I am a genuine late adopter of modern technology. I do see a lot of it coming from miles away tho, and try to get in touch with it before it arrives. Read up on it, let it sink into my stubborn brain cells.
And so I fell in love with Android long time before it was found on any commercial device. As a programmer I immediately fell for it’s architecture, it’s intents, it’s openness.
While waiting for the baby to mature, I read up on the first user experiences and decided to wait a year more, before trying it out myself. Being very fond of my iPhone User eXperience, and a Linux user, I was very reluctant to try another open source OS.
So I finally decided in 2010 to buy the Goog’s Nexus One, and treat myself to a whole different mobile experience. No cruft, straight up android from the core.
Nice new features, integrated messaging and notifications, free navigation, supported rooting, a dream come true from a programmer’s perspective!
But then the wet cement started coming up through the cracks, reminding me of the slow, shaky and ever evolving Linux OS’s. Why would it be different with Android? Marketing? A larger user base? Of course not. The foundation is the same. Openness breeds variety, and the lack of control allows buggy software. It just kills the user experience when there is no senior top of the pyramid overlooking a coherent interface to it’s OS, but also it’s ever growing list of apps.
Android’s choice to let performance measures come from the community itself, rather than exert dominant control over such an important aspect, resulted in an unresponsive and sluggish device. Trying and uninstalling many task killer and performance apps trained me to keep it into shape somewhat, but how cumbersome!
But the most irritating to me was the fact that the Android market became the waste bucket of successful iPhone apps, with even the largest web services out there offering alpha software. Not only were most of them very buggy, but it seemed that the android user base was treated like the linux user base, expected to not care about user experience, but openness and features only.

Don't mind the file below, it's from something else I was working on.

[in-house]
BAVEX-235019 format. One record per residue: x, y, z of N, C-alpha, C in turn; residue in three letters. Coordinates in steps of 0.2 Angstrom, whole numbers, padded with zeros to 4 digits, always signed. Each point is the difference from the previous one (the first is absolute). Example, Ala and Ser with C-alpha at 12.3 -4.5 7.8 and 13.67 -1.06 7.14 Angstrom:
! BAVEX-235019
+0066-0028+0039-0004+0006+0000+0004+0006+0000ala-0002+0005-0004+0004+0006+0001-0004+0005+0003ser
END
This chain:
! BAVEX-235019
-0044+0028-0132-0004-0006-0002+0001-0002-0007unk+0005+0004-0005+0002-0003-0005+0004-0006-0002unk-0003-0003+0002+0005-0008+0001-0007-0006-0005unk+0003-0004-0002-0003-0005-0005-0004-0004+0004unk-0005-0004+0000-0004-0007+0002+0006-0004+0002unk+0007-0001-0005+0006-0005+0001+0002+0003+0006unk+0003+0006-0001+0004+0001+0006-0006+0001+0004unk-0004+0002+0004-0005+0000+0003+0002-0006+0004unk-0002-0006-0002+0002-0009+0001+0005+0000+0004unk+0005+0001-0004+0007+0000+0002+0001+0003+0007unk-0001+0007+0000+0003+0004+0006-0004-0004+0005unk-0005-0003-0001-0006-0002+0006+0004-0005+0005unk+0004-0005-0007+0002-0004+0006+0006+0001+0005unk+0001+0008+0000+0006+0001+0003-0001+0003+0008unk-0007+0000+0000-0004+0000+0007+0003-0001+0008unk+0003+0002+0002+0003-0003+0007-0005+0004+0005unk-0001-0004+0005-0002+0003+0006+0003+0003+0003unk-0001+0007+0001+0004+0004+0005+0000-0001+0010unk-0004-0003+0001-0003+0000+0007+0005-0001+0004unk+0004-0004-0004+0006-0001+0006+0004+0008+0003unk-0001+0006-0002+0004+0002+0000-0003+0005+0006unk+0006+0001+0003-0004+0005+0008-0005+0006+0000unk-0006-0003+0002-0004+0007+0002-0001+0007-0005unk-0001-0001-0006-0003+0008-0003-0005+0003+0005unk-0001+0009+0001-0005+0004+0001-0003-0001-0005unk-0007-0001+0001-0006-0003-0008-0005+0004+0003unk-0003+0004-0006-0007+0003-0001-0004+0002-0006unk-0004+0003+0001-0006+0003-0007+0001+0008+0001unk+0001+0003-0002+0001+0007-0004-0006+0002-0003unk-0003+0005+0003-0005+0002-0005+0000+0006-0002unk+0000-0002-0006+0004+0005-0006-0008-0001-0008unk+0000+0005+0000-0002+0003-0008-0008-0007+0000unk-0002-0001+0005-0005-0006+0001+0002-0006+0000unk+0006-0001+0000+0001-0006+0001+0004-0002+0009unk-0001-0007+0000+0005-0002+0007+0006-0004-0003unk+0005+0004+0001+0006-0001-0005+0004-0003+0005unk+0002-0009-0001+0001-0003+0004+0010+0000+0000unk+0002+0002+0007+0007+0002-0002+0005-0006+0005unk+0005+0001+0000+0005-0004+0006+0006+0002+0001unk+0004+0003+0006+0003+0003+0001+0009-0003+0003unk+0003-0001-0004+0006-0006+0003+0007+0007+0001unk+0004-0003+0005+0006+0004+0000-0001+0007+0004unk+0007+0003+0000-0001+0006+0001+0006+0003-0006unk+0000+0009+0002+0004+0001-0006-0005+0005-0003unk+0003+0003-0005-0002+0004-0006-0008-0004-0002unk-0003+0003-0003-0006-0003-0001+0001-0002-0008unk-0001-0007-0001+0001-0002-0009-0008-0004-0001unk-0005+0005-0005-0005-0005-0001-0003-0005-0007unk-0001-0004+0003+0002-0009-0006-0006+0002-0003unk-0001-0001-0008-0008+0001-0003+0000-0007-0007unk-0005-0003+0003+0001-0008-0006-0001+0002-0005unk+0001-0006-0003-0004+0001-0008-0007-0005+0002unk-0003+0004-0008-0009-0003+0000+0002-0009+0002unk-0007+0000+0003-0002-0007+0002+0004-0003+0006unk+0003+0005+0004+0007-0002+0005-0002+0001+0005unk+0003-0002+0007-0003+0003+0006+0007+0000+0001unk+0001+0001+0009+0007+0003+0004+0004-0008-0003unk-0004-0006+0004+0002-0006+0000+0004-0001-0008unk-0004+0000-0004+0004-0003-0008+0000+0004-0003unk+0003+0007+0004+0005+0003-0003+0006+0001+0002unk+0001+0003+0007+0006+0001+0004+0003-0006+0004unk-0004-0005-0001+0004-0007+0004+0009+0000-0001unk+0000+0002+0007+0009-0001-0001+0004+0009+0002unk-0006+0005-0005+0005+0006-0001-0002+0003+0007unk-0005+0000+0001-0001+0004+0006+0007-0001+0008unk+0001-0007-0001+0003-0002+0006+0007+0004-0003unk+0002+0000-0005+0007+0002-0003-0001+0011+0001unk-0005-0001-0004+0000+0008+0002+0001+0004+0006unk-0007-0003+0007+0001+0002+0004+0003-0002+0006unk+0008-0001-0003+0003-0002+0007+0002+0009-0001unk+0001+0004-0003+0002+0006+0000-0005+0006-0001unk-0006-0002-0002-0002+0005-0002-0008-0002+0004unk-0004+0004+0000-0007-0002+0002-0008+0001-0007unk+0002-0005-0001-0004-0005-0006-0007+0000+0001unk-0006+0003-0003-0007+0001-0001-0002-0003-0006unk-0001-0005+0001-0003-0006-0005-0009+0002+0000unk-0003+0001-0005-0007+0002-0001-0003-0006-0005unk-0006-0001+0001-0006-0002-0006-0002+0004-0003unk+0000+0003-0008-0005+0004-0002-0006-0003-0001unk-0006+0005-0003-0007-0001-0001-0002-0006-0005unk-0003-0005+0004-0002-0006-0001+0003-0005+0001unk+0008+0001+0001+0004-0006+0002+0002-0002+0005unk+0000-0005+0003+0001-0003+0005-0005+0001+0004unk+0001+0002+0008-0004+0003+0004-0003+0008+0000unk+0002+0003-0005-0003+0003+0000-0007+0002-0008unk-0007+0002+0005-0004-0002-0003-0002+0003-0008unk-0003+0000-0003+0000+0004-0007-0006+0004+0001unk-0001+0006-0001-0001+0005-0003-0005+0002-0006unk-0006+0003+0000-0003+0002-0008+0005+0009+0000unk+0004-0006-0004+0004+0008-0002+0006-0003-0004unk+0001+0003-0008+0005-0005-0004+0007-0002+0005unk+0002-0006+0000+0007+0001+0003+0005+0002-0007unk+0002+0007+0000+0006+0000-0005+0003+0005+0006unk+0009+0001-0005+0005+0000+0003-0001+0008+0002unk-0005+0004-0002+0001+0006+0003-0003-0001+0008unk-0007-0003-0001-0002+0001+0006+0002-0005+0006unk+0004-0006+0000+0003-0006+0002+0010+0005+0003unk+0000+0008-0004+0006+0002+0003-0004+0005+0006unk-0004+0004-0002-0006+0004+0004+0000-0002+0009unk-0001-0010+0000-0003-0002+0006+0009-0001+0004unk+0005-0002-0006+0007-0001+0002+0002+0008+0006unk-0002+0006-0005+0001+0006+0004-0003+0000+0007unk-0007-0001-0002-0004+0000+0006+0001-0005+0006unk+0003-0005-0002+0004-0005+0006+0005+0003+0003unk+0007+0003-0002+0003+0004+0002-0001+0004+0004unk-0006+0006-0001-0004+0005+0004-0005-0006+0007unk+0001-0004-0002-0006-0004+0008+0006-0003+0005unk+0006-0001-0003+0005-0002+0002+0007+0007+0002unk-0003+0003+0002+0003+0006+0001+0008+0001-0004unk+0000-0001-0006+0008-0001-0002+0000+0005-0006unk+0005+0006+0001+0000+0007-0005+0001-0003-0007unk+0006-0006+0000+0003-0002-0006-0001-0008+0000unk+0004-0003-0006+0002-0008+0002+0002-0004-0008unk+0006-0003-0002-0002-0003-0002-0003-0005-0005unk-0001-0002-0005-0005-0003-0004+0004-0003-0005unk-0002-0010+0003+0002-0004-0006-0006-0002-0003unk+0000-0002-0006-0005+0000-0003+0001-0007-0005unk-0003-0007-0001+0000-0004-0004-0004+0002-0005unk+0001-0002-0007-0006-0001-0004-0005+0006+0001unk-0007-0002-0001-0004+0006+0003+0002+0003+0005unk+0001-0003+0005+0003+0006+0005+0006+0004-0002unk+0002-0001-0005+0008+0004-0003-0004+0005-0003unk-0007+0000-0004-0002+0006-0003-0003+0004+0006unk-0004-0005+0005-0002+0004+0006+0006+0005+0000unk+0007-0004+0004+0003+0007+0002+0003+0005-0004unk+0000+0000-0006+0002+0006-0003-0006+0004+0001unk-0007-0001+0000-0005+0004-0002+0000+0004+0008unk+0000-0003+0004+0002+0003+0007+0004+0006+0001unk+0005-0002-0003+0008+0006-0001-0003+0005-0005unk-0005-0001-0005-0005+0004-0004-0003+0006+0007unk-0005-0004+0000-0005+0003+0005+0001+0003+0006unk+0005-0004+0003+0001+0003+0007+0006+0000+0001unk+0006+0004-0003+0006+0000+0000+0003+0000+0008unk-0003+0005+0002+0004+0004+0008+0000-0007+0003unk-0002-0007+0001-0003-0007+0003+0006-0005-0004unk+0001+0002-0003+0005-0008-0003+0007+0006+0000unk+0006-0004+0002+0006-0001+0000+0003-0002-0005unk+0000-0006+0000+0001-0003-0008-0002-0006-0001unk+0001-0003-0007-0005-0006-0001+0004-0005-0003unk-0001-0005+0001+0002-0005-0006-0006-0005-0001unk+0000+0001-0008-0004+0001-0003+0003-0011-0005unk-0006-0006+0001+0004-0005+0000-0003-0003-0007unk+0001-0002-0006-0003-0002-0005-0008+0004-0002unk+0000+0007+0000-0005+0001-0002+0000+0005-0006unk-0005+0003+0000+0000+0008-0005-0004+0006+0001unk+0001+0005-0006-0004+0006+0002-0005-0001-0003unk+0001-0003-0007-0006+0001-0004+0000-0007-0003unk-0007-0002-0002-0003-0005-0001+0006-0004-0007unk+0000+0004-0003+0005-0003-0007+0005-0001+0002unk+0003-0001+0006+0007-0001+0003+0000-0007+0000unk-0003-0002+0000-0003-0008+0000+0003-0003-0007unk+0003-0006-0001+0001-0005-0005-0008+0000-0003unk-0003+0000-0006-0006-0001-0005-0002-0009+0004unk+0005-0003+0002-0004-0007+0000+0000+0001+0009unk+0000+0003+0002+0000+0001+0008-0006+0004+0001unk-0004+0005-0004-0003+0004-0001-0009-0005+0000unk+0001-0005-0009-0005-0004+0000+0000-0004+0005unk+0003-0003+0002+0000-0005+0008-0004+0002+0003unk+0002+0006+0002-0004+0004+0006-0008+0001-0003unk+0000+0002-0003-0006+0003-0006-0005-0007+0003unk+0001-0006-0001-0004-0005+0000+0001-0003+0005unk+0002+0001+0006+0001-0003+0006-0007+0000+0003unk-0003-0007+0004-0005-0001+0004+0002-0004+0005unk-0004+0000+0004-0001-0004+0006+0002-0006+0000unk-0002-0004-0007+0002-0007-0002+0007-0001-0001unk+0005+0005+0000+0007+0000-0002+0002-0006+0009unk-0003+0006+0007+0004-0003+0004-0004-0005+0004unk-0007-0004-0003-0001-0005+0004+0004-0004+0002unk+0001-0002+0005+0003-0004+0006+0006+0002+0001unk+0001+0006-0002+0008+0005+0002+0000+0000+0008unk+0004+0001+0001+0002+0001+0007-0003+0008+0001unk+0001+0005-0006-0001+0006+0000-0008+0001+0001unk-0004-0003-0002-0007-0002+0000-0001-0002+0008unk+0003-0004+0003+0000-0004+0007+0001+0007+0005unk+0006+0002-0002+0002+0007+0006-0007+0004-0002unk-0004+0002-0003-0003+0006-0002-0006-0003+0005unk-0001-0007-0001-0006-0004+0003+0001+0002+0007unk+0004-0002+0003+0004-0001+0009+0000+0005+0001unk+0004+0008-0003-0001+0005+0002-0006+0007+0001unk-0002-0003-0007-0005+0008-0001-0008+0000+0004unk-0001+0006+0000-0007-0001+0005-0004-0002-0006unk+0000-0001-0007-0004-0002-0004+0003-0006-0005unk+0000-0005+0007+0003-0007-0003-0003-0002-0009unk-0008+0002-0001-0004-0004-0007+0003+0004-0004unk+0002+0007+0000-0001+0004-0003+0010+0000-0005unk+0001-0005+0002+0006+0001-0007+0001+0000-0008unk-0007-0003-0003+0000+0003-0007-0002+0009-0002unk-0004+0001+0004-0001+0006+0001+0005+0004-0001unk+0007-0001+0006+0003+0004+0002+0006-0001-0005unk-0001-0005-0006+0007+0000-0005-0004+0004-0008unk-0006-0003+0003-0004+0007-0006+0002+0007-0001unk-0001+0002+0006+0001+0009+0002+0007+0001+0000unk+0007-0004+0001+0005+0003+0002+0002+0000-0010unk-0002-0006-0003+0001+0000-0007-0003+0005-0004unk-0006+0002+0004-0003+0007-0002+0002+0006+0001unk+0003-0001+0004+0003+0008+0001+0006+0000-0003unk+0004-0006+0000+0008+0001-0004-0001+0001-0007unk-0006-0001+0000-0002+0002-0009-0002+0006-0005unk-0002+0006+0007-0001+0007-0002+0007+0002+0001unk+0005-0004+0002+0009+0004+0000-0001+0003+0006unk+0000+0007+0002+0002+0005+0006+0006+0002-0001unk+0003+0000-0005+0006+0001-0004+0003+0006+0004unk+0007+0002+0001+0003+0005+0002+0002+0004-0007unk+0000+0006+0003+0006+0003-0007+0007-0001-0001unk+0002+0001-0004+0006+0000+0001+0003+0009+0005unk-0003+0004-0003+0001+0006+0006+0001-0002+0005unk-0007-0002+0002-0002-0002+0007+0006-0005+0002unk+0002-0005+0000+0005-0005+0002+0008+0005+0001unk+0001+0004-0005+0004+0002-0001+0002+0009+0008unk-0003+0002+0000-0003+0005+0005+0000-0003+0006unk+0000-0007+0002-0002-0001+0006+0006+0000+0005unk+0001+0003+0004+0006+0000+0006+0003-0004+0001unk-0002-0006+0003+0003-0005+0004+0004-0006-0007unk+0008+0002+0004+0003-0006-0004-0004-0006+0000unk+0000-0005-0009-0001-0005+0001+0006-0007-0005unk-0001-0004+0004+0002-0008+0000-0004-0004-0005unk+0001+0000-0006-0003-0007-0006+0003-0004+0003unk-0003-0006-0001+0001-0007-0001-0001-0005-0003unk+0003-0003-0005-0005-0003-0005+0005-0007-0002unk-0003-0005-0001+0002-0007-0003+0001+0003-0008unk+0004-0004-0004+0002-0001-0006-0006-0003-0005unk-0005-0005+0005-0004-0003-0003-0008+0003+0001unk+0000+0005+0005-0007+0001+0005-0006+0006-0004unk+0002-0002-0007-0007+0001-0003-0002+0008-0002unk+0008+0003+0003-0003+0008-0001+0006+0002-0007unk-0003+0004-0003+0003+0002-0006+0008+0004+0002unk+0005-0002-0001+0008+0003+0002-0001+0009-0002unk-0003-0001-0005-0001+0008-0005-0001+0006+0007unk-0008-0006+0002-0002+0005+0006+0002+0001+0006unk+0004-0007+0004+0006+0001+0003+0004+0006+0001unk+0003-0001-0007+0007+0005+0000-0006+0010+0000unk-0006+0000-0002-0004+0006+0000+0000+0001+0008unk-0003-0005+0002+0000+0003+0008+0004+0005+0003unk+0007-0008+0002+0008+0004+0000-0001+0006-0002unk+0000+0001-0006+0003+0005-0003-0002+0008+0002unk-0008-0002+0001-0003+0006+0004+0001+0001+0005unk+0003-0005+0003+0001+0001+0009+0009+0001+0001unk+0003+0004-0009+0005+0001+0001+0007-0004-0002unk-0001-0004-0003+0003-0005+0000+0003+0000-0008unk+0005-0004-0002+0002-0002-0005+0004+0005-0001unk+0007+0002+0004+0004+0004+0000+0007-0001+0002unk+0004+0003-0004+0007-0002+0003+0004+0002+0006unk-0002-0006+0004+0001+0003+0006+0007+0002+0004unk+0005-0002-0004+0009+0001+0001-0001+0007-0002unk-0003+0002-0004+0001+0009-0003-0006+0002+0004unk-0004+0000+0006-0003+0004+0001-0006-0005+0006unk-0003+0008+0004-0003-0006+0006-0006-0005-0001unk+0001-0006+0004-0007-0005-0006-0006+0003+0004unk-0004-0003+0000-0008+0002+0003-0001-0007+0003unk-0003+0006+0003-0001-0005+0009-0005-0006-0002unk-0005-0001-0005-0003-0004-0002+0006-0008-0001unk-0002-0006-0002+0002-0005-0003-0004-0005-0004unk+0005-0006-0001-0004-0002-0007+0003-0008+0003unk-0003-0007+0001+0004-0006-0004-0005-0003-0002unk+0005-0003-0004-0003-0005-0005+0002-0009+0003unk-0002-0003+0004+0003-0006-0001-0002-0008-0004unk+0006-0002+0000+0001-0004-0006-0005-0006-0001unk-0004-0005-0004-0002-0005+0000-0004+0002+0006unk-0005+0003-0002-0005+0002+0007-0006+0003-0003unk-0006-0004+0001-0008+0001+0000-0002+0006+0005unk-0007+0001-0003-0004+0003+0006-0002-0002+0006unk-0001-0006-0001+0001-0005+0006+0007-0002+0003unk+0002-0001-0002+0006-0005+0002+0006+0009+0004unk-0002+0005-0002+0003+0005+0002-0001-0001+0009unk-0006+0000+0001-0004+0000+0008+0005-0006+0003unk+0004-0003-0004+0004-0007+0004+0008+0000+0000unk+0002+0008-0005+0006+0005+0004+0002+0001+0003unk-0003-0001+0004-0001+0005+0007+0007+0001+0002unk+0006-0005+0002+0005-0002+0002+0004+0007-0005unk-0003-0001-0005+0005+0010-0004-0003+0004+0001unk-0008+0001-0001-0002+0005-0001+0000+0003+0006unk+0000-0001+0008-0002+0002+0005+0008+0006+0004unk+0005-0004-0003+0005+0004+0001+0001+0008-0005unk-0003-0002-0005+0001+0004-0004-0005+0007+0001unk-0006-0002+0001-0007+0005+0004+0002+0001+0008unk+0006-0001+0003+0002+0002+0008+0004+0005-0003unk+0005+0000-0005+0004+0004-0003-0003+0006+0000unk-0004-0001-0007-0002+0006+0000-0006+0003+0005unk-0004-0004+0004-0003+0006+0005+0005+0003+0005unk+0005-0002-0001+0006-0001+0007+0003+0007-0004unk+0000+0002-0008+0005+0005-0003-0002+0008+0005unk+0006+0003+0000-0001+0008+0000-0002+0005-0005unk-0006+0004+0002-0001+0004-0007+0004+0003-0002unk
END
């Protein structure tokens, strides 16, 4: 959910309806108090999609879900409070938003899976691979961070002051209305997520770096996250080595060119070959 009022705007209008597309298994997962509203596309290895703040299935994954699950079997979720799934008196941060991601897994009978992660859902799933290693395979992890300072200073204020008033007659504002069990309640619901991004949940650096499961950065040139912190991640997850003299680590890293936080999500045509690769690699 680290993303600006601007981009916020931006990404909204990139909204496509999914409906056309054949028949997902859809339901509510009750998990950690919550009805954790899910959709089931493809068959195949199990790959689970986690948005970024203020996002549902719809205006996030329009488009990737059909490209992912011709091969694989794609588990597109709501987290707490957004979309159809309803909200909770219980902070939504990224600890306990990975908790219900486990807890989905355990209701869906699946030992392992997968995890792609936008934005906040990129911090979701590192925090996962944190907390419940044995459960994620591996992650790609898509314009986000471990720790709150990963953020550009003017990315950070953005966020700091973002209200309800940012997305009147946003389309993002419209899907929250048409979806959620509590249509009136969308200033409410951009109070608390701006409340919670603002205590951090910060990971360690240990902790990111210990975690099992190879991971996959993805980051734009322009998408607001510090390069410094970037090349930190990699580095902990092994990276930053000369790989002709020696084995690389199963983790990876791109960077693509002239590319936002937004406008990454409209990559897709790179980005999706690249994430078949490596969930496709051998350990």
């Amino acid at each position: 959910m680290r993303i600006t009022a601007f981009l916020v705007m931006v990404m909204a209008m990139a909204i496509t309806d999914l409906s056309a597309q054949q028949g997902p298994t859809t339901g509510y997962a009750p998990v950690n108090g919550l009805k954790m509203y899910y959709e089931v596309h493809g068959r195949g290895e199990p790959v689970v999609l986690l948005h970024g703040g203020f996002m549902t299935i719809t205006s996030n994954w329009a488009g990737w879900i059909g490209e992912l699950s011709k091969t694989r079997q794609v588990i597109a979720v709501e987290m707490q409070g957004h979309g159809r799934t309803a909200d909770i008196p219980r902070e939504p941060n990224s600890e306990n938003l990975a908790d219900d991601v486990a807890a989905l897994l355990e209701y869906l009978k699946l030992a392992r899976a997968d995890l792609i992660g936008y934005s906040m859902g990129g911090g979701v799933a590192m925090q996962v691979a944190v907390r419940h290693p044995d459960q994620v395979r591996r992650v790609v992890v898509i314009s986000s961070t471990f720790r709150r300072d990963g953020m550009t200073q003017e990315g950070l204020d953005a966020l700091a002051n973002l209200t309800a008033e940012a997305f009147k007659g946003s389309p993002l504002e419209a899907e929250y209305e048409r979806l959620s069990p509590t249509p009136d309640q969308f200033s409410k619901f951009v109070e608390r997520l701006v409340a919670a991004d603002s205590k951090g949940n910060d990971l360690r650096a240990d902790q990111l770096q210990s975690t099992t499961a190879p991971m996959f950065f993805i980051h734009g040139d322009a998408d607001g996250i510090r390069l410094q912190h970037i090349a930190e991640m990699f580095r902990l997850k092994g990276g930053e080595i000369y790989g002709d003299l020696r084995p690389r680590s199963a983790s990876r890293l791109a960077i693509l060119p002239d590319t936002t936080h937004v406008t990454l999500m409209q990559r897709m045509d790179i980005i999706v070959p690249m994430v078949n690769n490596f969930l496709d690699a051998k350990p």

And that is what made me sell the device after 2 months of trying very hard to make the device perform acceptably, and go back to my good ol’ iPhone 3Gs.
So I decided to give Android more time to mature, and hoped the inevitable growth of it’s user base would demand top notch user experience. Boy was I wrong.
2 years after my first encounter I now own a quad core Asus eee prime monster tablet running the latest ice cream sandwich, holding more power than necessary for a smooth user experience. Or so I thought.
ICS 4.0.3 is still not controlling performance and has apps running wild, interfering with my user experience.
The apps I use most, such as Facebook, Spotify and Twitter, are all cream of the crap. Offering the same crappy UI and limited functionality like years before. But I can’t really blame app developers for not wanting to support an OS that does not deliver the same functionality on the multitude of devices churned out every day. I do have to see that as a given from now on I guess.
What was I thinking? I should have realized that the same lack of control over performance and apps, and also the increasing complexity of hardware support are truly hindering front of the line, top notch mobile device experiences.
Apple has been criticized by that same android community for exerting this kind of control, and app manufacturers have been honed for only supporting Apple’s stable unified hardware approach. But being an open source advocate, I am also a power user in need of a user experience allowing my quick and intuitive workflow. My day to day operations are not to be hindered by sluggy OS’s and unusable apps.
There is no choice for me but to go back to Apple’s stable, and ride their willing and able iron horse, taking me into the camps of the fronteers, letting me indulge in their nourishing stream of app cream.